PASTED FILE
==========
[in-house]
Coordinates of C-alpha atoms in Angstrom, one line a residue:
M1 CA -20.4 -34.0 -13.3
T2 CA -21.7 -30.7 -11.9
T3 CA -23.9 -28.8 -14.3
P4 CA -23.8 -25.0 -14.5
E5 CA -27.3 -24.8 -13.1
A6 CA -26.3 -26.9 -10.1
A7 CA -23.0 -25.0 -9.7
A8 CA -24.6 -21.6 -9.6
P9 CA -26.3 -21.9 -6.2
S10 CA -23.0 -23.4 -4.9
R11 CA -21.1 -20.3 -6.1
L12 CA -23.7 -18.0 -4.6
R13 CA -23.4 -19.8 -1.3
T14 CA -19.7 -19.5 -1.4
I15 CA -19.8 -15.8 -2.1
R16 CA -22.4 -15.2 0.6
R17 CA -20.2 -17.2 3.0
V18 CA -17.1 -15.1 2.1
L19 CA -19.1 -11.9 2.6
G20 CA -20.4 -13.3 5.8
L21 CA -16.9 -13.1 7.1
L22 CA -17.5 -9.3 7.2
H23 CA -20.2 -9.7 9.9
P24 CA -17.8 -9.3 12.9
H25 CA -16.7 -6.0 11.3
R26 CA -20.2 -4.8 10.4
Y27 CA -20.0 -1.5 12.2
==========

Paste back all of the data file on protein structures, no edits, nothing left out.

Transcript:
[in-house]
Coordinates of C-alpha atoms in Angstrom, one line a residue:
M1 CA -20.4 -34.0 -13.3
T2 CA -21.7 -30.7 -11.9
T3 CA -23.9 -28.8 -14.3
P4 CA -23.8 -25.0 -14.5
E5 CA -27.3 -24.8 -13.1
A6 CA -26.3 -26.9 -10.1
A7 CA -23.0 -25.0 -9.7
A8 CA -24.6 -21.6 -9.6
P9 CA -26.3 -21.9 -6.2
S10 CA -23.0 -23.4 -4.9
R11 CA -21.1 -20.3 -6.1
L12 CA -23.7 -18.0 -4.6
R13 CA -23.4 -19.8 -1.3
T14 CA -19.7 -19.5 -1.4
I15 CA -19.8 -15.8 -2.1
R16 CA -22.4 -15.2 0.6
R17 CA -20.2 -17.2 3.0
V18 CA -17.1 -15.1 2.1
L19 CA -19.1 -11.9 2.6
G20 CA -20.4 -13.3 5.8
L21 CA -16.9 -13.1 7.1
L22 CA -17.5 -9.3 7.2
H23 CA -20.2 -9.7 9.9
P24 CA -17.8 -9.3 12.9
H25 CA -16.7 -6.0 11.3
R26 CA -20.2 -4.8 10.4
Y27 CA -20.0 -1.5 12.2